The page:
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    Tallow, was: Voyaging the traditional way
    From: Trevor Kenchington
    Date: 2004 Nov 6, 19:53 -0400

    Belated thanks to Peter, Jared and Bill for their suggestions, however:
    
    I'm not sure that lanolin would be much of a substitute for tallow. My
    impression (which may well be wrong) is that lanolin has much lower
    viscosity -- if that is the right term to use for a grease. In any case,
    I am no closer to having a supplier for that than one for tallow.
    
    Same for Crisco and other shortenings. They also share with peanut
    butter the tendency to go rancid rather quickly: Not something I really
    want smeared across my boat's spars. Suet is, of course, either raw
    animal fat or perhaps fat melted once and allowed to solidify. The
    latter would be a step towards tallow but not, I suspect, tallow itself.
    
    Various mineral greases, of varied consistencies, are available of
    course. But I don't think they would be very compatible with leather
    chafing gear. I'm looking for the organic alternative.
    
    And Bill: Yes, tallow candles were once used by anyone who could not
    afford spermaceti but I would be very surprised if anyone outside
    museums and historic re-enactment societies deals with such awful things
    today.
    
    
    I guess I will go on searching for a way to make, or somewhere to buy,
    tallow.
    
    
    
    Trevor Kenchington
    
    
    
    P.S.: Bill wrote:
    
    > I do maintain that bushwhacking 2000-or-so years ago in the "old world" is
    > on-topic.  What trade/military routes were established and why?  What
    > methods did the Roman Empire et al use to establish the routes?  How many
    > are major roads these days?  Curious.
    
    Not much call for bushwacking in most of Europe in 4 AD: the area was
    well populated, with tracks and roads to follow.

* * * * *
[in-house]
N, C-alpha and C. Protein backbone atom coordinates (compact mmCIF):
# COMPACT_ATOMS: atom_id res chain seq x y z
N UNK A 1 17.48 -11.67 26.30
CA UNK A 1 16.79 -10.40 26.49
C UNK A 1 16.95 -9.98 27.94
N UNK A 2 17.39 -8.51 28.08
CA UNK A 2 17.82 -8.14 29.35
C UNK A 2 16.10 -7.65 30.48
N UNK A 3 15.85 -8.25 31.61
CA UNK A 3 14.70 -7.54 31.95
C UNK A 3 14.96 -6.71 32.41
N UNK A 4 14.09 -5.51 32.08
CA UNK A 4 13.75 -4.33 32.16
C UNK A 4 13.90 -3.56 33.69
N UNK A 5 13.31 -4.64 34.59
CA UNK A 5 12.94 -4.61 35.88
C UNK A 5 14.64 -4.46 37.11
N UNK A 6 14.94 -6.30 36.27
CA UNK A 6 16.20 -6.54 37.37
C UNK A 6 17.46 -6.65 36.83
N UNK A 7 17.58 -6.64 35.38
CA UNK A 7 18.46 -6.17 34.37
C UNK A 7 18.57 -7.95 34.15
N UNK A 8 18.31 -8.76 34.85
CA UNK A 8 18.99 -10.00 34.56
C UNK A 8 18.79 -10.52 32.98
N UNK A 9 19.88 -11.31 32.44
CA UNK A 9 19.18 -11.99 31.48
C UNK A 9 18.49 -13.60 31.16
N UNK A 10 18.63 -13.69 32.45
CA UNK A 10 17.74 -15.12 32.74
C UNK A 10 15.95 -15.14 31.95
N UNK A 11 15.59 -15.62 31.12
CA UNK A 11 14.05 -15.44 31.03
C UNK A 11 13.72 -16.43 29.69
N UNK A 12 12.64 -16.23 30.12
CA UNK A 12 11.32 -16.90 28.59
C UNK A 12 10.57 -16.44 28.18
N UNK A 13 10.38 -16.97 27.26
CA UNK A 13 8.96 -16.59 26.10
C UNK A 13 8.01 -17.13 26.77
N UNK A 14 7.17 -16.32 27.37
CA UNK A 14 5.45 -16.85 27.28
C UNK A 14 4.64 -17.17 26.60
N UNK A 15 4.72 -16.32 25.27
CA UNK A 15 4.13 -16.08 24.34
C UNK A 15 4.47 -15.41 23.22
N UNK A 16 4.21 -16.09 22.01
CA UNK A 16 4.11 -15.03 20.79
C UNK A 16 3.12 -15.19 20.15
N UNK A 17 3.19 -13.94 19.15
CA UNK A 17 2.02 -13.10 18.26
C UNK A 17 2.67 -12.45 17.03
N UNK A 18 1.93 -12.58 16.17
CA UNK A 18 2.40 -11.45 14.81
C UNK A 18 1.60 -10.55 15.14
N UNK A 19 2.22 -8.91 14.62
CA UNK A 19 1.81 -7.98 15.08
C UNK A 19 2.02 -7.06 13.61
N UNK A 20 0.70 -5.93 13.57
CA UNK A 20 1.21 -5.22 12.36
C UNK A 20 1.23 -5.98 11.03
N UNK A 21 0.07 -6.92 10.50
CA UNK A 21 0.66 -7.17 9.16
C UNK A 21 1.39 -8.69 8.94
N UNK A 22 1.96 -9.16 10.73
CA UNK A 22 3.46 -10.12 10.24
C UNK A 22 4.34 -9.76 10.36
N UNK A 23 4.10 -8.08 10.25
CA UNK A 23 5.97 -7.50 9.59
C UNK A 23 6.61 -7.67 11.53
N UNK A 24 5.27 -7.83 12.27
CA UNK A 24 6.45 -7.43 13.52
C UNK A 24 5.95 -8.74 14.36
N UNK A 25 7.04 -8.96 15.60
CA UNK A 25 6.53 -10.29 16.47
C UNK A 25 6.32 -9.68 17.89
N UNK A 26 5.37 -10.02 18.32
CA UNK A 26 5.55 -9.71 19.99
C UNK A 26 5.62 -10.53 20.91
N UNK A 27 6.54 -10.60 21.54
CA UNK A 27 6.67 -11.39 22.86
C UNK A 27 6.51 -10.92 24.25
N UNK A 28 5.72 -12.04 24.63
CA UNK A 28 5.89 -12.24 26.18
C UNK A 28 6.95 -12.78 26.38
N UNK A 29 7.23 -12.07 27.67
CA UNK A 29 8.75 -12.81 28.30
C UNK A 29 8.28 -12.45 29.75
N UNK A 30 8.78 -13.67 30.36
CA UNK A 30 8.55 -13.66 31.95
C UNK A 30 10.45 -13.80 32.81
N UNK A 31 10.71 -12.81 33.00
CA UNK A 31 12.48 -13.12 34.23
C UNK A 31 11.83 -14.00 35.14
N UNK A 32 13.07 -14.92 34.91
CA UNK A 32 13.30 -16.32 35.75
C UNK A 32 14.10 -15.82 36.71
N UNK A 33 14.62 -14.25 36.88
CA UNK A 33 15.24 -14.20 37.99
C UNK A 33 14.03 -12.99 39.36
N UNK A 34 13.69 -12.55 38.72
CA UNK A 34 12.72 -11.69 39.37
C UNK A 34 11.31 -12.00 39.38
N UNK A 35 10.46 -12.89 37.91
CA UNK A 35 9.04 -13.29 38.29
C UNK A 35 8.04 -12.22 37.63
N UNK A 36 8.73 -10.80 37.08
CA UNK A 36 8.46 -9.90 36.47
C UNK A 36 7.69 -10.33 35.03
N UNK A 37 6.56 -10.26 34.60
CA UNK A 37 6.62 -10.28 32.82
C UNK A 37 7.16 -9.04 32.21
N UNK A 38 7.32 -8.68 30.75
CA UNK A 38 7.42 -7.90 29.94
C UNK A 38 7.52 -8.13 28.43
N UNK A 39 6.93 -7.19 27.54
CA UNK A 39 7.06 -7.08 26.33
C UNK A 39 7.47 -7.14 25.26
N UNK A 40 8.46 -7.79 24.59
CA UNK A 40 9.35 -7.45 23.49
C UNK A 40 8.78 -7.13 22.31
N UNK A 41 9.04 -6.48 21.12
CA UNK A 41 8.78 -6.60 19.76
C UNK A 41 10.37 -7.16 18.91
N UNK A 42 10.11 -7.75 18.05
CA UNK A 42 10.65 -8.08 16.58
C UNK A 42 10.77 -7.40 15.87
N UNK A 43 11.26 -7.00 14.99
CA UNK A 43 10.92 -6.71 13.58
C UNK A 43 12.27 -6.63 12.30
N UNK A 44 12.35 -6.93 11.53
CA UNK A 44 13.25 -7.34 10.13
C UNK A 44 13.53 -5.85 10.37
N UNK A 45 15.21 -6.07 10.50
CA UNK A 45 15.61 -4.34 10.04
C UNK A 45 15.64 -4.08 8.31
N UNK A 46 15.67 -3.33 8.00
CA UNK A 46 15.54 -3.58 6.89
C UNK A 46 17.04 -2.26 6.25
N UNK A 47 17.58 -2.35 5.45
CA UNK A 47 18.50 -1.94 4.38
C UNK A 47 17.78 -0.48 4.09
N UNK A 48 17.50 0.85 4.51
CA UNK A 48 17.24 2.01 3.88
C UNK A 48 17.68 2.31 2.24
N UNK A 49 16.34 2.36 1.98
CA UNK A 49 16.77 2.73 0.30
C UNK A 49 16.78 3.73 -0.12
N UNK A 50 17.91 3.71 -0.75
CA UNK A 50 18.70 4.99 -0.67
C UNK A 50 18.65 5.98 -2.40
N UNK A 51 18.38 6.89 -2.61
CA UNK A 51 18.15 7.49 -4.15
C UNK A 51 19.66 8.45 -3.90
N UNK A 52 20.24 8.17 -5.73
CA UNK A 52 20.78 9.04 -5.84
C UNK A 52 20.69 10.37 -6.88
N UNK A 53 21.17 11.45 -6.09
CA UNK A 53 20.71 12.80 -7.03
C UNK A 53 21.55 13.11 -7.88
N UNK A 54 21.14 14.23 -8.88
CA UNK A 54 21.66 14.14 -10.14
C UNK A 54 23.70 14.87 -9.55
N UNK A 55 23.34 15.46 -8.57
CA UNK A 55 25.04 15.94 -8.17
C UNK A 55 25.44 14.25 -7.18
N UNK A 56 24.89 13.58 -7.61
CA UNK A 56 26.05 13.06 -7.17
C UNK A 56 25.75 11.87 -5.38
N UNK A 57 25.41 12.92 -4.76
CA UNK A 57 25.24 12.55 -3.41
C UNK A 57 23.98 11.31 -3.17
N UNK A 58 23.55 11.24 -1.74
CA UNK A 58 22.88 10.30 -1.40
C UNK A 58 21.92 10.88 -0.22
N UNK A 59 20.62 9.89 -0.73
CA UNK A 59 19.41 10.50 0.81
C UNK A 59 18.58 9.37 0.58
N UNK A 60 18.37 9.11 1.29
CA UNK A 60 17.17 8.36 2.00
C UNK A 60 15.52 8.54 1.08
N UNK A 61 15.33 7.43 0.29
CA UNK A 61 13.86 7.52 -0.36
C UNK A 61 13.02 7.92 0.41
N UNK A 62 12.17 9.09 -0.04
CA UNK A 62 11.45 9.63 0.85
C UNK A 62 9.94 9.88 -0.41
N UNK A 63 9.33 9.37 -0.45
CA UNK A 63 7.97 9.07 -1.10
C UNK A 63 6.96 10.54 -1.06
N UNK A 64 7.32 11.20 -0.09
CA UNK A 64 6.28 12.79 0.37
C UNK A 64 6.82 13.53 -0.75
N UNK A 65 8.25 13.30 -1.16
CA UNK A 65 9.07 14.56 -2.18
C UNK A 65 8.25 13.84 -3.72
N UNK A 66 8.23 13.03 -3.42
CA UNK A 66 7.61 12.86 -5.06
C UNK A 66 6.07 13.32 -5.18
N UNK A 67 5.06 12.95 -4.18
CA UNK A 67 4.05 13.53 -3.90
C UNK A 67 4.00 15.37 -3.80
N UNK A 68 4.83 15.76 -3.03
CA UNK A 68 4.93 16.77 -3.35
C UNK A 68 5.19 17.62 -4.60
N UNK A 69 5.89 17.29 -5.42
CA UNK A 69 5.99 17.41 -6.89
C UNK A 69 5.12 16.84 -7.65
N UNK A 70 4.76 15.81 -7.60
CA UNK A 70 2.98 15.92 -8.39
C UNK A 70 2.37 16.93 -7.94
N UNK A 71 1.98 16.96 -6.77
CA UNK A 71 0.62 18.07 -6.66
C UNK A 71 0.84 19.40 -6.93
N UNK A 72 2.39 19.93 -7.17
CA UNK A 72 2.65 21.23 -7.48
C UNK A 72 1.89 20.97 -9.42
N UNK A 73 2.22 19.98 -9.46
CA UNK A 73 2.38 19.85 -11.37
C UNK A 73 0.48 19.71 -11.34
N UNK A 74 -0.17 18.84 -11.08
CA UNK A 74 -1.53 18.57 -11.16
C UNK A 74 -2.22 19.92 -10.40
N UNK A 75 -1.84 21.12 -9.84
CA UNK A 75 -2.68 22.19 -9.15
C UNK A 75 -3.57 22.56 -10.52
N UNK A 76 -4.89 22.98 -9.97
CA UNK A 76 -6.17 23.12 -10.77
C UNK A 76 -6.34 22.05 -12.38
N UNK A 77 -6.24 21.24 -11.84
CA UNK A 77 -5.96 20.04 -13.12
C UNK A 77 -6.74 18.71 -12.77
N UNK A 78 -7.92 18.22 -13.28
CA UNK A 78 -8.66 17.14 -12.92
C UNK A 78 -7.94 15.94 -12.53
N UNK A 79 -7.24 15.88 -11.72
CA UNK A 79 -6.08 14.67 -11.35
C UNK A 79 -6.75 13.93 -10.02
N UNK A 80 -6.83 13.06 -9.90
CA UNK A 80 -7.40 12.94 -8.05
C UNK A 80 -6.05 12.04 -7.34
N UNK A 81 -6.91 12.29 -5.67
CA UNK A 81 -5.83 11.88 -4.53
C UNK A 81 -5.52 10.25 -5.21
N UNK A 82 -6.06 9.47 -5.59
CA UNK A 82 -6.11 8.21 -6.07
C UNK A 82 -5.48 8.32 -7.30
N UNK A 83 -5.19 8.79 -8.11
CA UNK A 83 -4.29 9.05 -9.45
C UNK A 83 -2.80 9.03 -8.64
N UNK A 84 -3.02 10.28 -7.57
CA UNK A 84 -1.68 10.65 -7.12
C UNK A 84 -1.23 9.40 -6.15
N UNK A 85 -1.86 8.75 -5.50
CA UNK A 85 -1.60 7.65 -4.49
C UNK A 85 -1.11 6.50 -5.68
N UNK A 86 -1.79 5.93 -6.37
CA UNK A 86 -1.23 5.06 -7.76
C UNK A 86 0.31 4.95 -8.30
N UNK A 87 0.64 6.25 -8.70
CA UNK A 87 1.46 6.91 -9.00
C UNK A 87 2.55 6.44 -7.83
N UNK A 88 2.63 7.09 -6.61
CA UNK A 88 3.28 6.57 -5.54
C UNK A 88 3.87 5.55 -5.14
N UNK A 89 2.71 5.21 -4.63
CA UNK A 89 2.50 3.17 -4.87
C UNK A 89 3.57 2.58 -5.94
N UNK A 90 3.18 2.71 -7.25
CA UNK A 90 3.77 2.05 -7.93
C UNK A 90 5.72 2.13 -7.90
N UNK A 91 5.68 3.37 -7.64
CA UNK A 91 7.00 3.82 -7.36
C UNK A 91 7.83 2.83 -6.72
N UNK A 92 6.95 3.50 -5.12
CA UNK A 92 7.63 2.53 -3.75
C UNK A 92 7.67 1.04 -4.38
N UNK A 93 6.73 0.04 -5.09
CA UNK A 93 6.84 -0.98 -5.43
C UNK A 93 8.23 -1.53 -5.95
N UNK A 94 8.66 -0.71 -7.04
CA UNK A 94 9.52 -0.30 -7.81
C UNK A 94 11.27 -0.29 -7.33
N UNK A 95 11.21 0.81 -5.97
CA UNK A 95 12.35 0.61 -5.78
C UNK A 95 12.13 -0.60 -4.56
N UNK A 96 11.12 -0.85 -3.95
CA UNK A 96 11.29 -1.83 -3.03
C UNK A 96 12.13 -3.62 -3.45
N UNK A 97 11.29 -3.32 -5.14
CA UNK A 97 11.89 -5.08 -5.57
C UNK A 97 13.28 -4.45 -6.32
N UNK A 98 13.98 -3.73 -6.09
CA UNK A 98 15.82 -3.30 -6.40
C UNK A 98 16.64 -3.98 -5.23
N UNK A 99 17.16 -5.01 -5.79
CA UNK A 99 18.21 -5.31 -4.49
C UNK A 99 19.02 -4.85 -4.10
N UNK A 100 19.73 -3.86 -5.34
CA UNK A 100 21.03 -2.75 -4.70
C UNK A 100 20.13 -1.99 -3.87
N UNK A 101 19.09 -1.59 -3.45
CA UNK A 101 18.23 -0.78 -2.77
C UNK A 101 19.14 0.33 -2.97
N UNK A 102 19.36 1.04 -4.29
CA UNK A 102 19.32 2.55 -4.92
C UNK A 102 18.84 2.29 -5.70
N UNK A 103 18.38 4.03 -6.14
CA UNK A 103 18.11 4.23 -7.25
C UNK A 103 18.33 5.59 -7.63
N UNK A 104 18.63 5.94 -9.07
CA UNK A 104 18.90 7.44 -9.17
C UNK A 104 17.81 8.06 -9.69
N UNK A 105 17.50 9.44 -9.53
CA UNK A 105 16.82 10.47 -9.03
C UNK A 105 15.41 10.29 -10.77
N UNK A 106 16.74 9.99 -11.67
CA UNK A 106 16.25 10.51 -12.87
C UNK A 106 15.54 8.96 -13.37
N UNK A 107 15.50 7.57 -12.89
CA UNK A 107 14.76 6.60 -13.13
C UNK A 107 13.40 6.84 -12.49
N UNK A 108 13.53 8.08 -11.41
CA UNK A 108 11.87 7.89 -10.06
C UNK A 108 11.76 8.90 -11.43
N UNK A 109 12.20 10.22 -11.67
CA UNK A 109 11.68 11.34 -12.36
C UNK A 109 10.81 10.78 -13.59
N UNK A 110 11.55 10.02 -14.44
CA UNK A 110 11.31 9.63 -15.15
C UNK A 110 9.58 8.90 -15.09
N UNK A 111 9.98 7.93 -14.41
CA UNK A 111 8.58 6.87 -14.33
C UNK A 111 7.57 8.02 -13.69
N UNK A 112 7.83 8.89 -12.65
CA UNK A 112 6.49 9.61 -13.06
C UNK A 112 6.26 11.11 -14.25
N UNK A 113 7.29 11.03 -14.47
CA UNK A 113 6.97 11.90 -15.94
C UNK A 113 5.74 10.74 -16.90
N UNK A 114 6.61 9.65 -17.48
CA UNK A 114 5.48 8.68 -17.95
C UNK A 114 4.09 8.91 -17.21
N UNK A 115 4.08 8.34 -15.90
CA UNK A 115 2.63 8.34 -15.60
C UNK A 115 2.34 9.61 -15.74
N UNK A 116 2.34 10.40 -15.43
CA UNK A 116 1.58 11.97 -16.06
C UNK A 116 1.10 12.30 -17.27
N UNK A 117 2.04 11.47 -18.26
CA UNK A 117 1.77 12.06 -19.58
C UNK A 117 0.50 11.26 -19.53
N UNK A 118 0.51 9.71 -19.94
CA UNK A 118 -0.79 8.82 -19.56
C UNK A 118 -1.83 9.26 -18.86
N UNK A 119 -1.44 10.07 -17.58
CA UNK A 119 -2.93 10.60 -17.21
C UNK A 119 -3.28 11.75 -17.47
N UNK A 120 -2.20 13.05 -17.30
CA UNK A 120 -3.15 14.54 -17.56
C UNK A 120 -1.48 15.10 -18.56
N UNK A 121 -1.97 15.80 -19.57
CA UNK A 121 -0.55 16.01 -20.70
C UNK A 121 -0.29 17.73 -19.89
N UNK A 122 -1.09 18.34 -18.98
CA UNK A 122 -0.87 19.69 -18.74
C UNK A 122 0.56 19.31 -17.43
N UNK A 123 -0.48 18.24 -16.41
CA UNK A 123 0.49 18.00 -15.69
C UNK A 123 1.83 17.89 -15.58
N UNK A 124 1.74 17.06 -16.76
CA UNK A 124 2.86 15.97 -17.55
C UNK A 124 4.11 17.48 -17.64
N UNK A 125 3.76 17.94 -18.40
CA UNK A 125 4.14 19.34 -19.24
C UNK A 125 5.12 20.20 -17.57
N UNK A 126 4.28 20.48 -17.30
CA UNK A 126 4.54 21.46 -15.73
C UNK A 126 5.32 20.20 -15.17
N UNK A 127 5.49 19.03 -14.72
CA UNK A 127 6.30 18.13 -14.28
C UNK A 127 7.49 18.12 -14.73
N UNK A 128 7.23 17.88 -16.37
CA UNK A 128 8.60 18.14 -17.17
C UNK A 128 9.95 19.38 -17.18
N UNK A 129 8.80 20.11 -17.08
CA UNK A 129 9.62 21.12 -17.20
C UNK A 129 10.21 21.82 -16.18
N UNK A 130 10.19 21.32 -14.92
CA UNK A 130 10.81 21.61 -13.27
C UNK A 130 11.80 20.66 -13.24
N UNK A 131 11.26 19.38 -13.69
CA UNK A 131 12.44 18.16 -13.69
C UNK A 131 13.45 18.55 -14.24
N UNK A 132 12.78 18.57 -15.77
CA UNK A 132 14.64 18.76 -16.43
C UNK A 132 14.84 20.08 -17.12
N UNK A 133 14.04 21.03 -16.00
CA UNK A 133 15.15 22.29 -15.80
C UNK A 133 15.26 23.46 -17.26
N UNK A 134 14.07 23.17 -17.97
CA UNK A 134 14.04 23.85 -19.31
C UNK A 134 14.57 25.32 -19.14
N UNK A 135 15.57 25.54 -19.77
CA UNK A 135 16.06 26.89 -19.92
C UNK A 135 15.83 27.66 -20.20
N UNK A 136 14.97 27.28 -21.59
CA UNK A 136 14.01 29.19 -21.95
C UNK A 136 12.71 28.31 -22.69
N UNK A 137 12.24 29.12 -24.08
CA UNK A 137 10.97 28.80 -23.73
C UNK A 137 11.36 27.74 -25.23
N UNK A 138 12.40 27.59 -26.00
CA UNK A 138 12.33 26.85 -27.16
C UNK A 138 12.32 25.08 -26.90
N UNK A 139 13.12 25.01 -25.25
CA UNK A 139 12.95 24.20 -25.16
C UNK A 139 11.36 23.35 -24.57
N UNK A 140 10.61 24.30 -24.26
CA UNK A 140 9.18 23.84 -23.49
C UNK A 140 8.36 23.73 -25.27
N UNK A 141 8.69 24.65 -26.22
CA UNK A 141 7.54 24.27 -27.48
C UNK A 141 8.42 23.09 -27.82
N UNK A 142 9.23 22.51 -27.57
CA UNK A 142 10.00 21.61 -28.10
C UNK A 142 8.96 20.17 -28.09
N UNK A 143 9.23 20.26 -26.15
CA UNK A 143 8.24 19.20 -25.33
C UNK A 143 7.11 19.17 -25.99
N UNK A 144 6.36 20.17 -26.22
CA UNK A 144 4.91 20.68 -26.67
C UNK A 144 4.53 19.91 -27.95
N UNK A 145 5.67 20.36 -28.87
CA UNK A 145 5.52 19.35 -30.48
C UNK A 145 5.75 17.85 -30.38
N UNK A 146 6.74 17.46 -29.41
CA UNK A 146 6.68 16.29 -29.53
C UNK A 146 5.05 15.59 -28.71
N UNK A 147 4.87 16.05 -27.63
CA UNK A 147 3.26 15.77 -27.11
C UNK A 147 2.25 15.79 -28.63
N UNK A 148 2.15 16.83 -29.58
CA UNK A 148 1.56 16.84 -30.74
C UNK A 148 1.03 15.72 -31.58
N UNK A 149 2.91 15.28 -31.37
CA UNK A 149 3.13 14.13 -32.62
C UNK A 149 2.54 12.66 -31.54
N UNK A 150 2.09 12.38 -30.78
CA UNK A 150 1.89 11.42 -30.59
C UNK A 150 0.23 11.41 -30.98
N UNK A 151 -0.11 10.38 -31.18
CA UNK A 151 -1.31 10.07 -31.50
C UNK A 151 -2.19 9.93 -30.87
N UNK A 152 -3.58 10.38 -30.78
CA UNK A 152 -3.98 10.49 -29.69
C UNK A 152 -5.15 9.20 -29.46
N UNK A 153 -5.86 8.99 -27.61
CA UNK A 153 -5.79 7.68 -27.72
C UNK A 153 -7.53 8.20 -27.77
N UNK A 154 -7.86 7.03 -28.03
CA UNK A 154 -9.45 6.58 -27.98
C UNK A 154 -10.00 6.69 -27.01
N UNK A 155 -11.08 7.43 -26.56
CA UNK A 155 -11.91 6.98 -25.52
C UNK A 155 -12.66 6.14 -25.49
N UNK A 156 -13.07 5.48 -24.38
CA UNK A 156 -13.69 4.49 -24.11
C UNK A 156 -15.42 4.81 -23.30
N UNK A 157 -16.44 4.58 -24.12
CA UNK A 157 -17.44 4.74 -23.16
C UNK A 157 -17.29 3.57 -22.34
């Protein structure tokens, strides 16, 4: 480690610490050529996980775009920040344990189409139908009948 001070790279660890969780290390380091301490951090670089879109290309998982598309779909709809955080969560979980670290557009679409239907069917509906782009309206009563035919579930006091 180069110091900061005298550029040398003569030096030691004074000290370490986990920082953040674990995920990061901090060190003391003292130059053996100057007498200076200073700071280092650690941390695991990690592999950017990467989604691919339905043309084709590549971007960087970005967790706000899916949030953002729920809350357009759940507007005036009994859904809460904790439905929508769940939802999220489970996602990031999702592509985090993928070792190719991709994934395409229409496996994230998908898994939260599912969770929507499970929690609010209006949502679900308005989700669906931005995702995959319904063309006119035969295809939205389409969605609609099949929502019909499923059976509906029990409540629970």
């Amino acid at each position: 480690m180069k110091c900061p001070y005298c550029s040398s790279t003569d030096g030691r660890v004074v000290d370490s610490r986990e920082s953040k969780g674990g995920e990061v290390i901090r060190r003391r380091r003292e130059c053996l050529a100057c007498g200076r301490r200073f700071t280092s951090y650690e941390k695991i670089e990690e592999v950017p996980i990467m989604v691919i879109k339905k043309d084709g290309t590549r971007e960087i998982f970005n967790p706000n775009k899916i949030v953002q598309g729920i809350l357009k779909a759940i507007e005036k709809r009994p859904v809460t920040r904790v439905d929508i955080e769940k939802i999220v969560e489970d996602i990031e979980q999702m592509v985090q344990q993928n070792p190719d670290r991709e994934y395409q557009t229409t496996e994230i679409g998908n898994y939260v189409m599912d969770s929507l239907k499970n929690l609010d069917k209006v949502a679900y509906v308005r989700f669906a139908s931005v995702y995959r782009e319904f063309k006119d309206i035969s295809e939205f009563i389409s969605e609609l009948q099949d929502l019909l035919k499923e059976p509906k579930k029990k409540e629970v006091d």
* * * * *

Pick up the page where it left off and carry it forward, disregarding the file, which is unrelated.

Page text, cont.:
I don't know much about how the Roman's planned the overall routes of
    their roads but their technique for laying down the detailed route was
    straightforward: Get up on the ridge lines, establish a beacon where the
    route of the road crossed each ridge, then have the work crew build the
    road heading towards the next beacon. The result is roads that run
    straight from hilltop to hilltop, with slight angles where they cross
    the ridges.
    
    When I was a kid (1960s), the routes (though not the original structure)
    of most of the major Roman roads in England (and I believe in France
    also) were still used as roads and many had major highways built along
    them. However, settlement patterns had changed and some of the roads no
    longer connected major centres and so had dwindled. Then came Motorways
    (equivalent to U.S. Interstates) which deliberately skirted towns and
    cities, while following sweeping curves rather than the straight lines
    suited to marching troops. I doubt that they follow the Roman routes
    other than in the most general sense.
    
    
    --
    Trevor J. Kenchington PhD                         Gadus{at}iStar.ca
    Gadus Associates,                                 Office(902) 889-9250
    R.R.#1, Musquodoboit Harbour,                     Fax   (902) 889-9251
    Nova Scotia  B0J 2L0, CANADA                      Home  (902) 889-3555
    
                         Science Serving the Fisheries
                          http://home.istar.ca/~gadus
    
    
    

       
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